Who votes in Sweden?

Voting rights and voter turnout are core concepts in democracies. Consequently, how many and which people vote are important indicators of how a democracy performs. Sweden has a high voter turnout but there are differences between groups. Education, income and profession are factors that are associated with the propensity to vote.

People in a que to vote in a mall. Que to the polling booth. Photographer Michael Folmer

“In 1911, Statistics Sweden studied for the first time voter turnout in different parts of the population. Over time, these studies have become more extensive, and so has the research in the field. This is important knowledge”, says Richard Öhrvall, doctor of political science at Linköping University. He has previously worked with Statistics Sweden’s election statistics, and his research concerns voter turnout and other forms of political behaviour.

“It’s on election day that we choose our representatives; they  should reflect our preferences. The more people who vote, the better the representation. For this reason it’s important that the citizens express their views by casting a ballot.”

Well-to-do are more likely to vote

Since 1911, a good deal has happened in terms of voter turnout. In 1921 women gained the right to vote, and since then voting rights have been extended further. Voter participation has increased from 54% in 1921 to 87% in 2018 – a high figure from an international perspective.Man sitting by a conference table, looking in to the camera Photo credit Anna Valentinsson

Over time, the differences in voter turnout between groups have decreased, although this trend has not been consistent. However, there are still differences, and the same groups are still most disposed to vote or not to vote.

More affluent groups vote to a greater extent. These include tertiary educated, people with high incomes, white-collar workers and employed. And conversely, voter participation is lower among those with less education, lower pay, blue-collar workers or those without employment.

“It’s a general phenomenon that’s evident over time and in most countries”, says Richard Öhrvall.

The level of education is strongly correlated to voter turnout, but we are still unsure about the causal mechanisms.

“Whether you continue to tertiary studies is related to your background and your upbringing”, says Richard Öhrvall.

Another notable difference is whether one was born in Sweden or abroad. Of those born outside of Sweden, fewer vote. In the 2018 election, the difference was 16 percentage points, according to Statistics Sweden.

“How long you’ve been in Sweden and which country you come from matters, but generally we see a smaller proportion of voters among people born outside Sweden”, says Richard Öhrvall.

There are also small differences between the sexes. On the whole, women vote somewhat more than men. And with regard to age, voter turnout is lower among the youngest and the eldest.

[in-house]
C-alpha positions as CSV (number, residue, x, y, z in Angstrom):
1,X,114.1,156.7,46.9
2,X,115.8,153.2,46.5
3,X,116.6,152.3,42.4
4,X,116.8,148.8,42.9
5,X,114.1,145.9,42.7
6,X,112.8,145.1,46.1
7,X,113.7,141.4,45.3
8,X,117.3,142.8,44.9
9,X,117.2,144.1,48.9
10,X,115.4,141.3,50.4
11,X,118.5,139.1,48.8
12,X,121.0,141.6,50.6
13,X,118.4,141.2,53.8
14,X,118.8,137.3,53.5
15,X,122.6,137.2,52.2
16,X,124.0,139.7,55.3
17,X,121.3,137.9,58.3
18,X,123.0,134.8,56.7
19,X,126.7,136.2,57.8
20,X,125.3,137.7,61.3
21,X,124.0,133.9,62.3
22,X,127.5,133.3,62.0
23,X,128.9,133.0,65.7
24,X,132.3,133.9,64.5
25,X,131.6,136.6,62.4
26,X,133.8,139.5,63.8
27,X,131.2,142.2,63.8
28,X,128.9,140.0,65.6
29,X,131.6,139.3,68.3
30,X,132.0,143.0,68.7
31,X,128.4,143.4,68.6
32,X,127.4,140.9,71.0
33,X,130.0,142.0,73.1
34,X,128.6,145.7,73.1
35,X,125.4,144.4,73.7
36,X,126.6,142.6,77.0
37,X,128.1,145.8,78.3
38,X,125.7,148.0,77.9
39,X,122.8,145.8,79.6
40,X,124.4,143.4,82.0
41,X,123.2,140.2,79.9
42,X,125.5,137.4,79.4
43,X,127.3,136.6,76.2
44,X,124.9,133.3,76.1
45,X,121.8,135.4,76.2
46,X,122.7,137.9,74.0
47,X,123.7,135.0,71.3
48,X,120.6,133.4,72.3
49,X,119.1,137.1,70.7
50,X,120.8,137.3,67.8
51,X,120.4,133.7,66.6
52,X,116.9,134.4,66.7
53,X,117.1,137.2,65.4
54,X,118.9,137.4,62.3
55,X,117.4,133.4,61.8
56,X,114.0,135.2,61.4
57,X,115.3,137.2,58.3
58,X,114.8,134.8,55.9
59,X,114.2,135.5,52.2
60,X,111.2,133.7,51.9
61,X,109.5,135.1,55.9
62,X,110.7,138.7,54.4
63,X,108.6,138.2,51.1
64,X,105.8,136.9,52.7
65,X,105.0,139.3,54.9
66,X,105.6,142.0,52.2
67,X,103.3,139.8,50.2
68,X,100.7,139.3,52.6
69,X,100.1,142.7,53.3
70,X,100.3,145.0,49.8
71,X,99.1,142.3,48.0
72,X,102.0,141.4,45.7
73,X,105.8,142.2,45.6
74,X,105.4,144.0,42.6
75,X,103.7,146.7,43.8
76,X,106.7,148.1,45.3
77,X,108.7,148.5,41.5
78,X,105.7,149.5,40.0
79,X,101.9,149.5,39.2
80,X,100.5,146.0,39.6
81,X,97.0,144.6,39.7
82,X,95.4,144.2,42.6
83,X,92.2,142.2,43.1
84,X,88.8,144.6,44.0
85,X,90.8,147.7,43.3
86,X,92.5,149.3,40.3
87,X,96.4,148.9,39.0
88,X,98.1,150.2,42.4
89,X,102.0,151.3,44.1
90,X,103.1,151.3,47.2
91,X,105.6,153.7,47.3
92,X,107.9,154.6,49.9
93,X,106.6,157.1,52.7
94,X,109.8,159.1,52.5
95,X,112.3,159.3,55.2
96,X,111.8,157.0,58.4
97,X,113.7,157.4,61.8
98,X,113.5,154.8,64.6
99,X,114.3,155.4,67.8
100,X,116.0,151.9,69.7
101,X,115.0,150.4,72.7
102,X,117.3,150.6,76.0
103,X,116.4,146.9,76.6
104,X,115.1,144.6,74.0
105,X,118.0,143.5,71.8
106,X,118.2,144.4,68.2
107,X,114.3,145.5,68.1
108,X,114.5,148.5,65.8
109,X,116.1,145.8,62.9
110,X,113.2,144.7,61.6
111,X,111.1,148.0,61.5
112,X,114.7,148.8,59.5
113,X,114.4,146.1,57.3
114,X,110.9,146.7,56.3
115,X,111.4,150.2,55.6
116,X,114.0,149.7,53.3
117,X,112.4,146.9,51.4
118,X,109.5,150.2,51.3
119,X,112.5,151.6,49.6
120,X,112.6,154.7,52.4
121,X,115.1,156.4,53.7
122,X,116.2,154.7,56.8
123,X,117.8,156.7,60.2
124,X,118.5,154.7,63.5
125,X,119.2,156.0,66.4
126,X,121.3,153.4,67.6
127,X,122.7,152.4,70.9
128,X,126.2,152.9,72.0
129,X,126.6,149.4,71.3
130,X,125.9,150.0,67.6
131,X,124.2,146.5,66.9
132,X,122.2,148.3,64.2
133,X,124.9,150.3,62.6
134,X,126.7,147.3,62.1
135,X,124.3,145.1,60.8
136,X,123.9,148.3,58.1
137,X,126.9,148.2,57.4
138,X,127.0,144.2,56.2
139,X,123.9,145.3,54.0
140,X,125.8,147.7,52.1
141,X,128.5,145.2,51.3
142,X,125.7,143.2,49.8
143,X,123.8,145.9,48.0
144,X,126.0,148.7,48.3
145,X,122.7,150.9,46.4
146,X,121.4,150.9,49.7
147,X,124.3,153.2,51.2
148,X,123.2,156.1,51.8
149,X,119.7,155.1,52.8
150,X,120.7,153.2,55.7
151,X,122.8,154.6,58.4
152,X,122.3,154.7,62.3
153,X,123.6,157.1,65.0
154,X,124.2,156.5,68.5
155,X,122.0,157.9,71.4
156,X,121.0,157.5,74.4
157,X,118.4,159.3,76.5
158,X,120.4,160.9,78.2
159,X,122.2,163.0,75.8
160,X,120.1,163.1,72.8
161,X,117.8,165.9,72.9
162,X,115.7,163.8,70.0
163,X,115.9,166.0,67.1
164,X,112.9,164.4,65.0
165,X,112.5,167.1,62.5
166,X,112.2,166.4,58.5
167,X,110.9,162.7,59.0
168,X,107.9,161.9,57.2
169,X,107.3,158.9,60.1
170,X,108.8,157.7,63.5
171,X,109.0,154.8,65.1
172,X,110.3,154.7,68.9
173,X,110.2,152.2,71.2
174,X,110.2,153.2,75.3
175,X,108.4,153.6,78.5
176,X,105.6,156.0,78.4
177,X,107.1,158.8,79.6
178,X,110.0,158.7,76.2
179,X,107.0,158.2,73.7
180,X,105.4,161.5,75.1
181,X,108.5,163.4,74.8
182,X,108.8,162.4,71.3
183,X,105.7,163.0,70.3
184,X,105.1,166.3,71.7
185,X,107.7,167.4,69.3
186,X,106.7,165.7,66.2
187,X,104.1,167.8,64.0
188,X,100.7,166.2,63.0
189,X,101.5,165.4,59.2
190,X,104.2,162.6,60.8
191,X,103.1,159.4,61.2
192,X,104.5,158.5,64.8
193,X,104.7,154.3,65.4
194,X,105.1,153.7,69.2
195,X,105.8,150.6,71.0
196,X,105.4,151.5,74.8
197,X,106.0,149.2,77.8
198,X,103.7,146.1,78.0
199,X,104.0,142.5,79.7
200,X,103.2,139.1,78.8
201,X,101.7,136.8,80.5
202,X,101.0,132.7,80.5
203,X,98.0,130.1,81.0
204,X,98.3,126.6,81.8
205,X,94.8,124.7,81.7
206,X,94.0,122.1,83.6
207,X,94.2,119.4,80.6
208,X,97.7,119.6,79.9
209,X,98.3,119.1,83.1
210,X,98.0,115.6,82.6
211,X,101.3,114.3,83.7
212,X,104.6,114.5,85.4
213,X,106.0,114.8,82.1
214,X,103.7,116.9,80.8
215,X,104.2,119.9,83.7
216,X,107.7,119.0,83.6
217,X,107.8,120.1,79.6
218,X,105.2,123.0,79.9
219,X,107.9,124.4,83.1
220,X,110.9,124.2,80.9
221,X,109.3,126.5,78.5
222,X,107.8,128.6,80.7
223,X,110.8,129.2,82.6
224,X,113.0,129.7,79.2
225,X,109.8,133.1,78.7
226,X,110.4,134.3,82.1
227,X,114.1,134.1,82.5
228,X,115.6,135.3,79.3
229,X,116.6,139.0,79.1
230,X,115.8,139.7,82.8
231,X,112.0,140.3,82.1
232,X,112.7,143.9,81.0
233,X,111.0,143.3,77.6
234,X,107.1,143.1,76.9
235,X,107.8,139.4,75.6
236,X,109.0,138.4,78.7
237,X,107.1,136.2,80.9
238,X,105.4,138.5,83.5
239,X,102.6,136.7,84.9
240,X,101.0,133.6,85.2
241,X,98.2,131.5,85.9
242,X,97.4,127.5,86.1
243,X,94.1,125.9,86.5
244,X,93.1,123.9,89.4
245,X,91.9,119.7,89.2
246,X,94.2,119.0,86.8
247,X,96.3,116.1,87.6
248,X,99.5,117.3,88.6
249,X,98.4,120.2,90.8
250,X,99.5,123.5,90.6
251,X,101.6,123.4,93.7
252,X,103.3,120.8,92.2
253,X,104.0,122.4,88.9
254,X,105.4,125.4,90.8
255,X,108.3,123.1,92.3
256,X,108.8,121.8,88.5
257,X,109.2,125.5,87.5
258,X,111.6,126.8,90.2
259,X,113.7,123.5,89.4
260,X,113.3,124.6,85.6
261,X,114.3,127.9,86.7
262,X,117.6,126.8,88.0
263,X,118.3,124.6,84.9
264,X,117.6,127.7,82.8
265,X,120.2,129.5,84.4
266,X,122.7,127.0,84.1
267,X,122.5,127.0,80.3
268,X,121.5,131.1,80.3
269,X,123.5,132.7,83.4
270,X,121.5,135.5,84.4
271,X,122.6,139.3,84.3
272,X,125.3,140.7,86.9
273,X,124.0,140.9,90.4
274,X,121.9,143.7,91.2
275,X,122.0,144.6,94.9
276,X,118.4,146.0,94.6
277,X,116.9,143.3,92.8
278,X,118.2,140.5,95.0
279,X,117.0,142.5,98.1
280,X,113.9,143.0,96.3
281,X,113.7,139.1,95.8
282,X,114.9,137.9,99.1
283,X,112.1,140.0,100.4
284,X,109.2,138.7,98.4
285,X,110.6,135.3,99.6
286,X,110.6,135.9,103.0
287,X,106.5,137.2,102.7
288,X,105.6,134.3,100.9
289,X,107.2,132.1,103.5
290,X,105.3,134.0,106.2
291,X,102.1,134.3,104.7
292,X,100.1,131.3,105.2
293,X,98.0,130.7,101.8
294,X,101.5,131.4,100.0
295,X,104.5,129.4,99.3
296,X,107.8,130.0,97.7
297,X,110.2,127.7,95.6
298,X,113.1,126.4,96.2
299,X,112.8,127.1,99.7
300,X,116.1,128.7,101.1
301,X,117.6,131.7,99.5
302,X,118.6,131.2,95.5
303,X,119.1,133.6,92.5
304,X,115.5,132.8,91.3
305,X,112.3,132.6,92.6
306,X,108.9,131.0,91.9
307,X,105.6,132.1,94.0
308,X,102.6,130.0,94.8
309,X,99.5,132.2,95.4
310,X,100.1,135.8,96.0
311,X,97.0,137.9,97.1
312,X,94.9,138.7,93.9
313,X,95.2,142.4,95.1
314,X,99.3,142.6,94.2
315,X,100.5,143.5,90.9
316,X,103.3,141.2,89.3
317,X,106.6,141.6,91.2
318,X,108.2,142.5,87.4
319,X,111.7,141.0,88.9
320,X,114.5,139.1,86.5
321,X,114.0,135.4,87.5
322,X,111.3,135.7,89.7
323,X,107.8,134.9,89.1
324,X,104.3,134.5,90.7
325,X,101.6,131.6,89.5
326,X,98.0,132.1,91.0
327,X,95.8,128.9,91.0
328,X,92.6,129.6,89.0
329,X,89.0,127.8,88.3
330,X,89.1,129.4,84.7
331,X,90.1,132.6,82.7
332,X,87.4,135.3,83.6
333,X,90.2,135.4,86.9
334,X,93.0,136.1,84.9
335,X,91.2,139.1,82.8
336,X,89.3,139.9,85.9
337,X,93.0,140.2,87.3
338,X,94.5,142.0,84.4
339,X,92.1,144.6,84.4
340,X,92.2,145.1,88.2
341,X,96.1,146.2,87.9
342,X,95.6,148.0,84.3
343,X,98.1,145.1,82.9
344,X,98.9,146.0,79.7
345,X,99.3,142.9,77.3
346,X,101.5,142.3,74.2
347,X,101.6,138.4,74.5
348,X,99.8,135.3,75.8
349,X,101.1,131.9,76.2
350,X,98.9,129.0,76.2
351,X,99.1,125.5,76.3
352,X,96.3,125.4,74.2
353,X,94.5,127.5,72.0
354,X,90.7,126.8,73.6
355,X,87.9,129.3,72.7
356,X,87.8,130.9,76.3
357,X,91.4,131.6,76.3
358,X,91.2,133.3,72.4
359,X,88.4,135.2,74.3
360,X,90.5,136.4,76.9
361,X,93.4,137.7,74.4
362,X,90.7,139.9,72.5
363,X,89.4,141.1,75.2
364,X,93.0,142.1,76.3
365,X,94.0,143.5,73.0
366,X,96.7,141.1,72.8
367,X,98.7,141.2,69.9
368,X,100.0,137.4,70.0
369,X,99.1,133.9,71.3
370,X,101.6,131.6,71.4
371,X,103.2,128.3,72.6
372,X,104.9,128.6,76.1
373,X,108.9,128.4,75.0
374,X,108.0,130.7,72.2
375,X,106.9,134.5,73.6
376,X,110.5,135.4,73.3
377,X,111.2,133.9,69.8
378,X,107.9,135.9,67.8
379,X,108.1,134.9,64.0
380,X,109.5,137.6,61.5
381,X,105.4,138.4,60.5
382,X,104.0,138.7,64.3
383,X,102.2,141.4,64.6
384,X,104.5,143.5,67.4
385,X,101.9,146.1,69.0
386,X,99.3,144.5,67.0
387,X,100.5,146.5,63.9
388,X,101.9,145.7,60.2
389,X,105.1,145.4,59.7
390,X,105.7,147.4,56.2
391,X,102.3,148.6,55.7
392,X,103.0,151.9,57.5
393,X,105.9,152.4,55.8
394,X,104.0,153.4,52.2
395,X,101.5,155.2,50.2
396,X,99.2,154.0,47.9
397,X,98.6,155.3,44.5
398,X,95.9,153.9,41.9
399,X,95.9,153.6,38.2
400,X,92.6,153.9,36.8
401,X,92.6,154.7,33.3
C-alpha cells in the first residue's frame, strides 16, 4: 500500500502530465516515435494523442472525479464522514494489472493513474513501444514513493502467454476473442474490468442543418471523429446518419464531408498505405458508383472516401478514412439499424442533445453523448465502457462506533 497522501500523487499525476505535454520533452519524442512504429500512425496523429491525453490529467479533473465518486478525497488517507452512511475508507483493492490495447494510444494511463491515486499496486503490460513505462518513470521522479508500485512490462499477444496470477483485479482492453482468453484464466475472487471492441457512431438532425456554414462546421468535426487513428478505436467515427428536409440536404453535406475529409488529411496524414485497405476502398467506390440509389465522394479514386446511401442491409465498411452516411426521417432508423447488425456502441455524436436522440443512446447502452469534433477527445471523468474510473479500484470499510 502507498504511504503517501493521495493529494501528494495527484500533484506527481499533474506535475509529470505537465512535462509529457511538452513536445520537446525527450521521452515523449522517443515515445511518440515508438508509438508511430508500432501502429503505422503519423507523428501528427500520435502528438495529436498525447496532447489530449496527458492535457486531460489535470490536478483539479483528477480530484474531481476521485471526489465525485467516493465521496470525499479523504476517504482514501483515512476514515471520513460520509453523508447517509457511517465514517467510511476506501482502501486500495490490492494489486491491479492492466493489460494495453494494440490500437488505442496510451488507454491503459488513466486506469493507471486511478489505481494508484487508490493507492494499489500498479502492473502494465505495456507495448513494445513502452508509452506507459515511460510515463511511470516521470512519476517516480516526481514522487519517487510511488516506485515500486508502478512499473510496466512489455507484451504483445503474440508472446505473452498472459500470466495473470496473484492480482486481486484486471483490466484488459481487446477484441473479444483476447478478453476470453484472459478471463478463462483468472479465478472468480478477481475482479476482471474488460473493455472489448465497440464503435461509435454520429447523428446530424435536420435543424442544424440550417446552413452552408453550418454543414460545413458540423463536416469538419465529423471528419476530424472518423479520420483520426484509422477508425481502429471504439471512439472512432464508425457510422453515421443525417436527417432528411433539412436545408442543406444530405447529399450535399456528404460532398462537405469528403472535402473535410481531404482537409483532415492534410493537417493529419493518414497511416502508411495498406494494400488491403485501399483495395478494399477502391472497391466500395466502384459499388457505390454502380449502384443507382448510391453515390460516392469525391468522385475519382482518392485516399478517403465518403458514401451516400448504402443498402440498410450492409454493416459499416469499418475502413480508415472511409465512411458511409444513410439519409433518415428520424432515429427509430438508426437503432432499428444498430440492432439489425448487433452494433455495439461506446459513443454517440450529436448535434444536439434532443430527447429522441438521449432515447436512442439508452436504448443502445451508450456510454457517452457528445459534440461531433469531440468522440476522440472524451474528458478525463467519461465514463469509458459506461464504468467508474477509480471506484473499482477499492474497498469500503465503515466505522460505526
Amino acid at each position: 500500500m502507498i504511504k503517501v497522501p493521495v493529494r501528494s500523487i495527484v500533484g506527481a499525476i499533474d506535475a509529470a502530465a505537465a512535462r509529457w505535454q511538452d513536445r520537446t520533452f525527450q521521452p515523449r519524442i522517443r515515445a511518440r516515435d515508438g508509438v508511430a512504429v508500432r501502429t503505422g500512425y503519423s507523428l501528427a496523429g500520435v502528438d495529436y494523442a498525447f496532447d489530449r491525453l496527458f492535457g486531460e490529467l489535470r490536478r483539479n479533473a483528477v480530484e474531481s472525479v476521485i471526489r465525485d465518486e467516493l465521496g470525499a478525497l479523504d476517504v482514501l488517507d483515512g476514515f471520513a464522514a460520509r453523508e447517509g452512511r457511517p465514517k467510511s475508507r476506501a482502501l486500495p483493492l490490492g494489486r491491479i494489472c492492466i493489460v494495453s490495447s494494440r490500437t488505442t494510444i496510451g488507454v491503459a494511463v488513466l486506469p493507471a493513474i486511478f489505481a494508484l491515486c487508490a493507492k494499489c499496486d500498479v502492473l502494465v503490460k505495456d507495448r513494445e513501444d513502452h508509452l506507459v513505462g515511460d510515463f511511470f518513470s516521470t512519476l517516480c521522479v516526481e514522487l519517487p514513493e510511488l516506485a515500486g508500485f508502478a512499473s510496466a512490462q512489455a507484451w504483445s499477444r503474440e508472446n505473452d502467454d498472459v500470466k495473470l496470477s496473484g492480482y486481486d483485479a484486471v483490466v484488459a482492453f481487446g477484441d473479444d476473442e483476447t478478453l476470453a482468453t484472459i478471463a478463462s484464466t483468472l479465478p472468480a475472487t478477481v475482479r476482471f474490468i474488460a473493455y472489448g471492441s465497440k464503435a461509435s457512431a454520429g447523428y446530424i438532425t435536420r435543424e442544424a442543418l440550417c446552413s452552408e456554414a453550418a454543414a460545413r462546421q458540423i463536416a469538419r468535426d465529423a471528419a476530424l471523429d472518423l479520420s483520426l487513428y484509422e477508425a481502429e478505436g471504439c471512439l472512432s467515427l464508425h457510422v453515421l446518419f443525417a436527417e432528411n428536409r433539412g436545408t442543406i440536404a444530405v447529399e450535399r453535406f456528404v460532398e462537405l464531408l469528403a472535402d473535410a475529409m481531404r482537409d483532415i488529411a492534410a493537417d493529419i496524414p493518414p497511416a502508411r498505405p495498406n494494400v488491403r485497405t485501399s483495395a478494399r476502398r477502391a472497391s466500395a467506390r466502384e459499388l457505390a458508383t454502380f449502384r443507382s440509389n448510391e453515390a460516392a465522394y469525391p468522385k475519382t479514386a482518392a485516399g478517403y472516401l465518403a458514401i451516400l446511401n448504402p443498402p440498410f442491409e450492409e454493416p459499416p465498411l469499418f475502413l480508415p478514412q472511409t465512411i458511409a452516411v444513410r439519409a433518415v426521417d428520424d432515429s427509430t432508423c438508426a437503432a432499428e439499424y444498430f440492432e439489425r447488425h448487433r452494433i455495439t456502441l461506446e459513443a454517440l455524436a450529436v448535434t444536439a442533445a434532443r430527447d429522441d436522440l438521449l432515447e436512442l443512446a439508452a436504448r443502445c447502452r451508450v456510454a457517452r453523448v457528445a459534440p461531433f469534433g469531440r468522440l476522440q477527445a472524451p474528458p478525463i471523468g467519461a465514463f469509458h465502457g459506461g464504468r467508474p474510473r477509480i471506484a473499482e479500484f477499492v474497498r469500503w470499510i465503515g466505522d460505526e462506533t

Social and political contexts important

There are various explanations for why some people vote and others do not.

One is the electoral system. A proportional system has a positive effect. Having elections on Sundays, and advance voting, can also make a difference.

American studies have shown that rain on election day can affect voter turnout. Richard Öhrvall and his colleagues have investigated this in a Swedish context, but have not found any correlation of that kind. This may be because of differences between the electoral systems.

“In the US they don’t have a proportional electoral system and for this reason, voting is not as important – at the marginal level. Also, elections are held on Tuesdays, not Sundays like here in Sweden. You might be on the way home from work on a Tuesday, there are queues to the polling station, and it’s pouring down.”Sign saying Photo credit Roland Magnusson

Individual and contextual explanations are more significant. These include socioeconomic status, a political interest, social context and norms. There are theories about voting as a habitual act where the first election in one’s life plays a part in subsequent voting. However Richard Öhrvall’s research shows that the first election is not as important as previously believed. Rather, social context plays a part.

“First-time voters are at very different places in life, depending on how old they are when they get to vote for the first time. Some still live at home and attend upper secondary school, while others have left the family nest. Voter turnout is lower among the latter group because they do not have the same network. But those differences even out over subsequent elections.”

Political context can also play a part, as well as political ideologisation and how even the election is. The political climate of 1970s Sweden is an example of this; at that time voter turnout was at its highest.

“The election outcome was uncertain, the debates were intensive and the public was very interested.”

In Sweden, are any efforts being made to increase voter turnout?

“The parties try to attract voters. The government and municipalities have also made certain efforts. Unfortunately, those efforts are often constructed in a way that makes it difficult to evaluate them. Therefore, it’s difficult to know if they have had any effect, but there is new ongoing research looking into this”, says Richard Öhrvall.

Translated by Martin Mirko.


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